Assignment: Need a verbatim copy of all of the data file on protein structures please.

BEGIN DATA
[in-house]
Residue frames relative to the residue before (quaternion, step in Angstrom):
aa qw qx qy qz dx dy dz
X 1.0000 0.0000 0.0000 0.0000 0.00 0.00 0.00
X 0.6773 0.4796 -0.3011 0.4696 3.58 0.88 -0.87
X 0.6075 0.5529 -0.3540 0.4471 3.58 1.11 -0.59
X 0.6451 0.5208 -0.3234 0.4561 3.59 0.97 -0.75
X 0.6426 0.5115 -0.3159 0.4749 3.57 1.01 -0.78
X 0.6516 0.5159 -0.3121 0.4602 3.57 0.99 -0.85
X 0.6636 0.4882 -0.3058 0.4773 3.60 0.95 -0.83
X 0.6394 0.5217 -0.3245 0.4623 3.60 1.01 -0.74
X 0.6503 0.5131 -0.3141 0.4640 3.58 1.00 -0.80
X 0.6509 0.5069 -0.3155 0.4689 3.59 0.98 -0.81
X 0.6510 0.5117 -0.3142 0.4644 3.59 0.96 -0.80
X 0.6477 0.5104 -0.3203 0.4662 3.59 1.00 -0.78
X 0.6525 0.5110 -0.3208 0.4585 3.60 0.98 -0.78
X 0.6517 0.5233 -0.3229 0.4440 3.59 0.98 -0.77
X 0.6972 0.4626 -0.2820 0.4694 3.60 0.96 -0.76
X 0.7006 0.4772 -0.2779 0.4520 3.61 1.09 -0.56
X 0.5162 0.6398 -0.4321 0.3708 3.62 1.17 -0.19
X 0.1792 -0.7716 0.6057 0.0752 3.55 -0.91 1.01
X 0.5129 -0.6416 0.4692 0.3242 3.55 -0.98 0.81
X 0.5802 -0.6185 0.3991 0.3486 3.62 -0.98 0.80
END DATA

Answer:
[in-house]
Residue frames relative to the residue before (quaternion, step in Angstrom):
aa qw qx qy qz dx dy dz
X 1.0000 0.0000 0.0000 0.0000 0.00 0.00 0.00
X 0.6773 0.4796 -0.3011 0.4696 3.58 0.88 -0.87
X 0.6075 0.5529 -0.3540 0.4471 3.58 1.11 -0.59
X 0.6451 0.5208 -0.3234 0.4561 3.59 0.97 -0.75
X 0.6426 0.5115 -0.3159 0.4749 3.57 1.01 -0.78
X 0.6516 0.5159 -0.3121 0.4602 3.57 0.99 -0.85
X 0.6636 0.4882 -0.3058 0.4773 3.60 0.95 -0.83
X 0.6394 0.5217 -0.3245 0.4623 3.60 1.01 -0.74
X 0.6503 0.5131 -0.3141 0.4640 3.58 1.00 -0.80
X 0.6509 0.5069 -0.3155 0.4689 3.59 0.98 -0.81
X 0.6510 0.5117 -0.3142 0.4644 3.59 0.96 -0.80
X 0.6477 0.5104 -0.3203 0.4662 3.59 1.00 -0.78
X 0.6525 0.5110 -0.3208 0.4585 3.60 0.98 -0.78
X 0.6517 0.5233 -0.3229 0.4440 3.59 0.98 -0.77
X 0.6972 0.4626 -0.2820 0.4694 3.60 0.96 -0.76
X 0.7006 0.4772 -0.2779 0.4520 3.61 1.09 -0.56
X 0.5162 0.6398 -0.4321 0.3708 3.62 1.17 -0.19
X 0.1792 -0.7716 0.6057 0.0752 3.55 -0.91 1.01
X 0.5129 -0.6416 0.4692 0.3242 3.55 -0.98 0.81
X 0.5802 -0.6185 0.3991 0.3486 3.62 -0.98 0.80